The first step in tree selection is to determine the type of tree appropriate for your property and your needs. Climate and soil play big roles. A date palm might have a tough time surviving a Minneapolis winter, for example. And a water-hungry willow would starve in the desert sands. Make sure that the tree species you are considering can flourish in your local climate and soil conditions (designated hardiness zone). And don't forget some of these other important factors:
Matching tree to site is a key part of the tree selection process. What is the size of the site on which your new tree or trees will be situated? How big will that spindly three-foot sapling be in 30 or 40 years? Will it be very large when fully grown, the best tree for a small front lawn in a city? On a large suburban lot, on the other hand, will a single small tree or bush be lost in a vast expanse of lawn?
A crucial factor to consider is proximity to buildings, sidewalks, driveways, streets, utility lines, overhead and buried, and septic systems. Trees spread our both above and below ground and branch overhang and root growth can cause considerable damage and incur considerable expense if a tree is poorly situated. Consider the planting location with respect to foundation, concrete and asphalt structures, and drainage structures.
Trees can play an important role in climate control. Deciduous trees planted on the south, west, and east perimeters of a lot will provide shade during the summer while allowing scarce sunlight through in the winter when leaves have fallen. Evergreens, on the other hand, planted on the north and west sides of a property, can reduce winter heating costs by serving as windbreaks.
Drainage is yet another issue to consider. Young trees do best when planted in good-quality, well-drained loamy soil. Heavy clays in poorly-drained sites present particular problems as many species of trees including white firs, yellowwoods, beeches, red oaks, and yews will not tolerate "wet feet". In all cases, stagnant water pooling around roots can lead to "root rot" caused by lack of available oxygen.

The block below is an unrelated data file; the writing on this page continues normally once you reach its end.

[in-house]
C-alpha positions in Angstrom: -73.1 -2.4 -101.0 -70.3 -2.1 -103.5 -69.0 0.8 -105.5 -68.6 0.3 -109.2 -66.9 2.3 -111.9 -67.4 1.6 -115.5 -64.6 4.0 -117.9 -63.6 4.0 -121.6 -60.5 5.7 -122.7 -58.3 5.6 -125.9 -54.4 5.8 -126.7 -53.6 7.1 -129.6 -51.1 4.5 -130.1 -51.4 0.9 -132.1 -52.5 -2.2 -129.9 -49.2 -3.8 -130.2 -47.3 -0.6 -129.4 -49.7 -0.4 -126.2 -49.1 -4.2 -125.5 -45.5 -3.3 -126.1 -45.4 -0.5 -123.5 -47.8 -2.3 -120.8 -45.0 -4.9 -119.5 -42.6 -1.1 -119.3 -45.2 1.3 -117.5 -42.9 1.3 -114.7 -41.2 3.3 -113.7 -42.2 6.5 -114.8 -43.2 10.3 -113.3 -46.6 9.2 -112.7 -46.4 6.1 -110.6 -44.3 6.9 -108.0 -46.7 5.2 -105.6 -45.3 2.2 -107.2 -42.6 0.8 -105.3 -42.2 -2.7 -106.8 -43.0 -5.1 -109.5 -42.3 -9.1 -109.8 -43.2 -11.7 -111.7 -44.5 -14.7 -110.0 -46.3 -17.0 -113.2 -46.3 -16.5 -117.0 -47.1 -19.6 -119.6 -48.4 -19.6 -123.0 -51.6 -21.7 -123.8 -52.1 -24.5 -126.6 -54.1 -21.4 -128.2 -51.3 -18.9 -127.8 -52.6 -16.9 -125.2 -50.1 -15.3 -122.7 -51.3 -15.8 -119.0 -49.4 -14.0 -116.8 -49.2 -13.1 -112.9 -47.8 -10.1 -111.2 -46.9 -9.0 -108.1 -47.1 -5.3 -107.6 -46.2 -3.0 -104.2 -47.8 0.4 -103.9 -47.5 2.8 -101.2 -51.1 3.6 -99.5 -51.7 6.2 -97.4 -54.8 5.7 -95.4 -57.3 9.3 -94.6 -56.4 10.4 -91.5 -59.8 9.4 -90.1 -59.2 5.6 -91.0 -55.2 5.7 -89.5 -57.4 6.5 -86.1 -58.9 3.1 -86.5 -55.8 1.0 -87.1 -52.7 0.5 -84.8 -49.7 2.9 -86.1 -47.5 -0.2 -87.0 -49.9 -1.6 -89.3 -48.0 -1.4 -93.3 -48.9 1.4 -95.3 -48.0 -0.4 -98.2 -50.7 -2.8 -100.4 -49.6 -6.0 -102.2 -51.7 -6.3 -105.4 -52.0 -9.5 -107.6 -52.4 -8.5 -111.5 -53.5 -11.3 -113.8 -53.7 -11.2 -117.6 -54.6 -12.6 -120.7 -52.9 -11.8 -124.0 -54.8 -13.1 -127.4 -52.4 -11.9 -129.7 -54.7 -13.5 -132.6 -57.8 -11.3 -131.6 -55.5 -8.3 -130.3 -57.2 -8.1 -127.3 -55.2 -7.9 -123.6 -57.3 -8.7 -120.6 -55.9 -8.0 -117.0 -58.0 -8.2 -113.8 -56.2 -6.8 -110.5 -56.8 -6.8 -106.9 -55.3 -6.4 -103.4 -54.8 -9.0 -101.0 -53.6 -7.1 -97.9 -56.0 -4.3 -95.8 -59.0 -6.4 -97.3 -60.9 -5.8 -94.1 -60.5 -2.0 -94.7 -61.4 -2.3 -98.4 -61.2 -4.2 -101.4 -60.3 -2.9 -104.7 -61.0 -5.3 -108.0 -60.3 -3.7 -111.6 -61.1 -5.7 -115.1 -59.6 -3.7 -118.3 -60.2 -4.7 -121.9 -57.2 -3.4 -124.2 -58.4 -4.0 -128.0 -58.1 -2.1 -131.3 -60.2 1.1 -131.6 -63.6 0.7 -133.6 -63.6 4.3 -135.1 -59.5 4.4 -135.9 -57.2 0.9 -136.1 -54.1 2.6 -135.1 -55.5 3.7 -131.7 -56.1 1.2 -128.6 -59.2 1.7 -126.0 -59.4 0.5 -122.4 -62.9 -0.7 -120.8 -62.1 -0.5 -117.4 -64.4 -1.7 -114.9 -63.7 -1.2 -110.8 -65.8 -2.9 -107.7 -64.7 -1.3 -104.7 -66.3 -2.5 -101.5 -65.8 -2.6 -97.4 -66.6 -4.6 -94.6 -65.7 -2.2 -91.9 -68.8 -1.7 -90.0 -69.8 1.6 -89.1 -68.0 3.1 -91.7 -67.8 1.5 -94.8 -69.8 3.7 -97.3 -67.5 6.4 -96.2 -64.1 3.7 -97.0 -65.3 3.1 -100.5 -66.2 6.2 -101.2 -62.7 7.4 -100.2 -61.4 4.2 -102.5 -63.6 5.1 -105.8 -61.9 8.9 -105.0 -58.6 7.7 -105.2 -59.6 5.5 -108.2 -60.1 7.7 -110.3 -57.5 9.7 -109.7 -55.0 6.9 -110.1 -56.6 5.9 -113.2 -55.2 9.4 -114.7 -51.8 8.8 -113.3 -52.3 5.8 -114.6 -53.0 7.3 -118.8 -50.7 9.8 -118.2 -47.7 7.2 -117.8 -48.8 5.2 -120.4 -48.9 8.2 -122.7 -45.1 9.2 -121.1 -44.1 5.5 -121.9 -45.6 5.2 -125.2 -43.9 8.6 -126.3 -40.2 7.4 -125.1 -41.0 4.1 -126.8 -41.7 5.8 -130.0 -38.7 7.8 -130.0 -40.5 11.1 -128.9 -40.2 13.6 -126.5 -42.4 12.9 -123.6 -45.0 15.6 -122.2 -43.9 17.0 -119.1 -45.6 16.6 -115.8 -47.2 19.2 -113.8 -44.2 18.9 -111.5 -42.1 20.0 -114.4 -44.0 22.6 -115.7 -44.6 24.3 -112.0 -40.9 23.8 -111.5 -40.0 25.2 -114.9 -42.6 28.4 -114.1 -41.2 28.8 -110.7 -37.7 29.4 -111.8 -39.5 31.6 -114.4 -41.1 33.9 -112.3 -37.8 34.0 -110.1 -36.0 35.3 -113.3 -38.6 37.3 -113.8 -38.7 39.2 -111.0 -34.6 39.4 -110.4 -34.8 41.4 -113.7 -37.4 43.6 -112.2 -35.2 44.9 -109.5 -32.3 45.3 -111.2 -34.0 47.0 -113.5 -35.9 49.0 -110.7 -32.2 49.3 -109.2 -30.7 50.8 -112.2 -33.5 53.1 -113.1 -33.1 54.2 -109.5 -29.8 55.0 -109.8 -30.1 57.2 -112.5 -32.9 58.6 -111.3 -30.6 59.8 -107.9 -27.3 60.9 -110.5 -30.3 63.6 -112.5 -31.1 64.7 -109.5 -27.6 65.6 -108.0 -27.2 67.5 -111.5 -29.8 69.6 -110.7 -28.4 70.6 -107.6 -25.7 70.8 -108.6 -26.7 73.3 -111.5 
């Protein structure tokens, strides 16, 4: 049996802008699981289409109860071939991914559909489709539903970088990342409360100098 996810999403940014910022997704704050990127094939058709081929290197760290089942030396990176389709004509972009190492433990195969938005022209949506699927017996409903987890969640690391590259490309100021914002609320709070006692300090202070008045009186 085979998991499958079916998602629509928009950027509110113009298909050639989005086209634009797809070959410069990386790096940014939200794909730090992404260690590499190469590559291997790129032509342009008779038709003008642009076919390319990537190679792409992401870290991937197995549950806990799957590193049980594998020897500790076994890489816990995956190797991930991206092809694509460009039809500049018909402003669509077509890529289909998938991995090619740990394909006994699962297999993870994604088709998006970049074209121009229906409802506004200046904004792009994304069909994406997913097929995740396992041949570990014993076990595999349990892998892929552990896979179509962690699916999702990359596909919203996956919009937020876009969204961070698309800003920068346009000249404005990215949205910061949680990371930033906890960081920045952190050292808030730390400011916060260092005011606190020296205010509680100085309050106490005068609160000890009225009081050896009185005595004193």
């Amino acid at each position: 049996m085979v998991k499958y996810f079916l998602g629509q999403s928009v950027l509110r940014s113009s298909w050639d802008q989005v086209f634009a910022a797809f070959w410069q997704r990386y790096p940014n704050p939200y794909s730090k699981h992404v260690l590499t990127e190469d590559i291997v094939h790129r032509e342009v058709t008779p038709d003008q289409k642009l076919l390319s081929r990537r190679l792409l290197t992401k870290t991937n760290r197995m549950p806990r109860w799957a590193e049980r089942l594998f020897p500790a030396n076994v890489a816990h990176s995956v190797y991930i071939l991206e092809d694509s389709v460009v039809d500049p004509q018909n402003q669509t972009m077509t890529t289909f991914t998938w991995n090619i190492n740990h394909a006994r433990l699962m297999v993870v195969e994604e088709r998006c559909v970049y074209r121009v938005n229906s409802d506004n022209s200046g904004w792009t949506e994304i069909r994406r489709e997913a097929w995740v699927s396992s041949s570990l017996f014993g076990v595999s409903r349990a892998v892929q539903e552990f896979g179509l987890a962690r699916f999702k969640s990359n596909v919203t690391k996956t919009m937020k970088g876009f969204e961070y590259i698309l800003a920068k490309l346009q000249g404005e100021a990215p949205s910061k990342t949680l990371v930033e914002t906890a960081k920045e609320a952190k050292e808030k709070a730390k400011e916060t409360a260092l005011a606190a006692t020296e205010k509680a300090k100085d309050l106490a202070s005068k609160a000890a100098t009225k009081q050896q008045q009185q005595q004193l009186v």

You can do a general test for soil drainage by digging a hole in the planting area and filling it with water. If the water hasn't drained away in a couple of hours, drainage may be an issue. In areas where drainage is a particular problem, planting in raised beds of 12 to 18 inches of well-drained quality topsoil may be a solution.
Soil quality in new subdivisions often presents tree-planting problems. Construction materials, in addition to creating unsightly and difficult-to-work rubble, can alter the soils fertility by raisigin or lowering pH. Chemical and petroleum spills, which often occur during building construction, pose additional concerns. In cases where soil contamination is severe, the only solution may be to scrape away the contaminated soil and replace it with good quality topsoil at a depth associated with your planting objectives.
Personal taste is another key consideration. Think of how different kinds of new trees can enhance the attractiveness of your property. Make a list of the kinds of trees you admire and think about how they would look. Consider how your selection will fill in the planting area over time. Make a few sketches or, if you don't trust your own artistic talent, consult available landscape design software, or a landscape designer. Dig the planting hole for trees and shrubs at least a foot wider than the diameter of the rootball. Dig it only as deep as the height of teh rootball, or even a few inches shallower to keep the plant from sinking deeper into the hole than intended. The planting depth should be the same as in the field where the plant was grown. Use the burlap to lift the plant into the hole. Once it is in place cut the twine and burlap from around the trunk. The remaining burlap and wire basket should be left in place. When filling the hole, be careful not to disturb the rootball. Firm the soil and settle it with water.